Personally, I always bring a base a lightweight baselayer like Terramar’s Thermasilk Pants (available for men and women) and matching long-sleeve shirt.

When it comes to other clothing, I would suggest wearing both wool socks and a wool hat to bed. When blood circulates through your body, your feet and ears are some of the last body parts to receive fresh warmth, so it’s important protect them (I would even throw on some gloves if you are prone to poor circulation).

Step 3: Make Your Bed

The next layer of protection comes from the combination of your sleeping bag and sleeping pad. The Earth’s surface is major source of heat loss, so you may want to invest in an insulated sleeping pad if you are expecting bitter conditions.

When it comes to sleeping bags, each one has a temperature rating, but the number can sometimes be misleading.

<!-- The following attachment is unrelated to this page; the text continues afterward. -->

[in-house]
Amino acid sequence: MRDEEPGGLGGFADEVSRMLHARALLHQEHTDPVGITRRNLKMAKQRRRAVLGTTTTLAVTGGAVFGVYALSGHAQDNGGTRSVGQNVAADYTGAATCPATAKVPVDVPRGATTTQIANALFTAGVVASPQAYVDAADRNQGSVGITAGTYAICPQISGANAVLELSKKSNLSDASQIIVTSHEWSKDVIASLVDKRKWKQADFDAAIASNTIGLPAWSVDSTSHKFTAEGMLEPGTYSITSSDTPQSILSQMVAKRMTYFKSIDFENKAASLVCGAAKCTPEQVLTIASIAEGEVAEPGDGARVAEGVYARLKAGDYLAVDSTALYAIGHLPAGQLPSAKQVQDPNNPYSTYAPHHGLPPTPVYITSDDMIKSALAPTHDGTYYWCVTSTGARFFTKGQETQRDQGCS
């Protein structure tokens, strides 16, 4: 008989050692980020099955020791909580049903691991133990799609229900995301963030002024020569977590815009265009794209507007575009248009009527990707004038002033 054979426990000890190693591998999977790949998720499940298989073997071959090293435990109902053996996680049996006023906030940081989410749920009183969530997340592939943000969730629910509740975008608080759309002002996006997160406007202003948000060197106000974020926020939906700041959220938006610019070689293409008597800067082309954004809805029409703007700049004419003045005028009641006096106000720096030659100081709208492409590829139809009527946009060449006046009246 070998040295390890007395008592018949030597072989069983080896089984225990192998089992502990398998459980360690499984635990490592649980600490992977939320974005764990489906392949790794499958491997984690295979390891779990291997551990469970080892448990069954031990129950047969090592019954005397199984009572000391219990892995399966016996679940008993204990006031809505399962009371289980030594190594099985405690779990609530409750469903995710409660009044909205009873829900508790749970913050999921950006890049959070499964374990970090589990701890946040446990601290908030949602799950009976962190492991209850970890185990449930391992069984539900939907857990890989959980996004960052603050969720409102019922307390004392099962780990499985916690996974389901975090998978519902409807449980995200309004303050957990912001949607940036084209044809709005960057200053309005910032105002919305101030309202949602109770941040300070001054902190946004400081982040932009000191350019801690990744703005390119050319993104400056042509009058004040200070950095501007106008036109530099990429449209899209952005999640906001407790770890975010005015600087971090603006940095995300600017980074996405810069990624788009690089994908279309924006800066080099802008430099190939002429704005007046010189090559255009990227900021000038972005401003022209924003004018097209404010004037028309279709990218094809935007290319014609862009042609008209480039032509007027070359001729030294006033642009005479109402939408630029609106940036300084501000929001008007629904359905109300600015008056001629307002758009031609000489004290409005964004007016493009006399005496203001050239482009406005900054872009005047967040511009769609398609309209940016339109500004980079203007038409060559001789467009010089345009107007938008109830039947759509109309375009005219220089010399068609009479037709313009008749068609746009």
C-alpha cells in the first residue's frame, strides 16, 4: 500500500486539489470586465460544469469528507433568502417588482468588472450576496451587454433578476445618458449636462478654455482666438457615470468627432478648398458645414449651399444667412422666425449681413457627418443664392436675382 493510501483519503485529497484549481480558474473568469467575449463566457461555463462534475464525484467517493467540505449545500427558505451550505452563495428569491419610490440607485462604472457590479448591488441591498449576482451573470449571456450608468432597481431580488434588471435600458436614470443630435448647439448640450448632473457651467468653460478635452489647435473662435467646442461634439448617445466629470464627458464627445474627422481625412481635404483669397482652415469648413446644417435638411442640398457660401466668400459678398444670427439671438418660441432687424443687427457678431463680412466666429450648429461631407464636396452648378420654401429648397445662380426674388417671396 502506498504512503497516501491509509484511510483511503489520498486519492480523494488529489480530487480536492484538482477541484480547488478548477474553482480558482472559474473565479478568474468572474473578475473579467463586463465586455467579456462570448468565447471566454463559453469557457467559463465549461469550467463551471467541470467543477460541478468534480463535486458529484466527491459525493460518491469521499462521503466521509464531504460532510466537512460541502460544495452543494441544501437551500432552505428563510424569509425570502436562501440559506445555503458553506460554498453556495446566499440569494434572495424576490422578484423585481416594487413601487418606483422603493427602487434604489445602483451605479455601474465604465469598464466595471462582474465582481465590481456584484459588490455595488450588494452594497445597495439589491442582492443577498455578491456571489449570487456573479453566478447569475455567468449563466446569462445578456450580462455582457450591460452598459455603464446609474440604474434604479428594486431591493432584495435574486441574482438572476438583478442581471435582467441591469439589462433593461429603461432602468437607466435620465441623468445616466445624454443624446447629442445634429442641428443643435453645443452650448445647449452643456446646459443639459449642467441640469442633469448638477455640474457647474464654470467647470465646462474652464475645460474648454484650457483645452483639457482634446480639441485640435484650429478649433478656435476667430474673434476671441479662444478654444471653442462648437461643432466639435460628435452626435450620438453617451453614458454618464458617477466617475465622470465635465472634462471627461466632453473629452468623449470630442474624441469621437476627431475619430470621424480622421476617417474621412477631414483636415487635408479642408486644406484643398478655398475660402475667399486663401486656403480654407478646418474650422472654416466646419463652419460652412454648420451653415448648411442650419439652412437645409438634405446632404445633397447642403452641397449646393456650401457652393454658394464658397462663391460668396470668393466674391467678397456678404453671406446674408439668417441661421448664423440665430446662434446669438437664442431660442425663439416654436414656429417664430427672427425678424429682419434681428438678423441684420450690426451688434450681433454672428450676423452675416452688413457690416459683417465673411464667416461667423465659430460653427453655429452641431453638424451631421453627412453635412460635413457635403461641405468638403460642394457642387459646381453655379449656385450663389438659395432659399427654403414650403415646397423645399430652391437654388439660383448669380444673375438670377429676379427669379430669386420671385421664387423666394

Take for example a 30 ℉ sleeping bag: this rating means that the average person will sleep comfortable down to 30 ℉, assuming they are wearing long underwear and utilizing a sleeping pad. Yet it doesn’t account for factors like metabolism, humidity, sleeping pad thickness, etc.

Plus, there is no ruling authority for this system, so a company can claim whichever temperature rating they want. Just be wary of the number alone when looking into purchasing a new sleeping bag.

You may also want to invest in a sleeping bag liner, since it can play an important part in the insulation process. Each company usually offers a liner that traps heat that your body radiates at night.

Step 4: Stay Dry

Lastly, the drier you are, the warmer you will be. While it’s not always easy to control the amount of moisture in your tent, there are a few precautions you can take to losing body heat from evaporation.

  • Pitch your tent on higher ground. If it rains, you will be thankful that you didn’t wake up in a puddle.
  • Pitch below a tree (or canopy of trees) as the air tends to be slightly warmer underneath a blanket of foliage.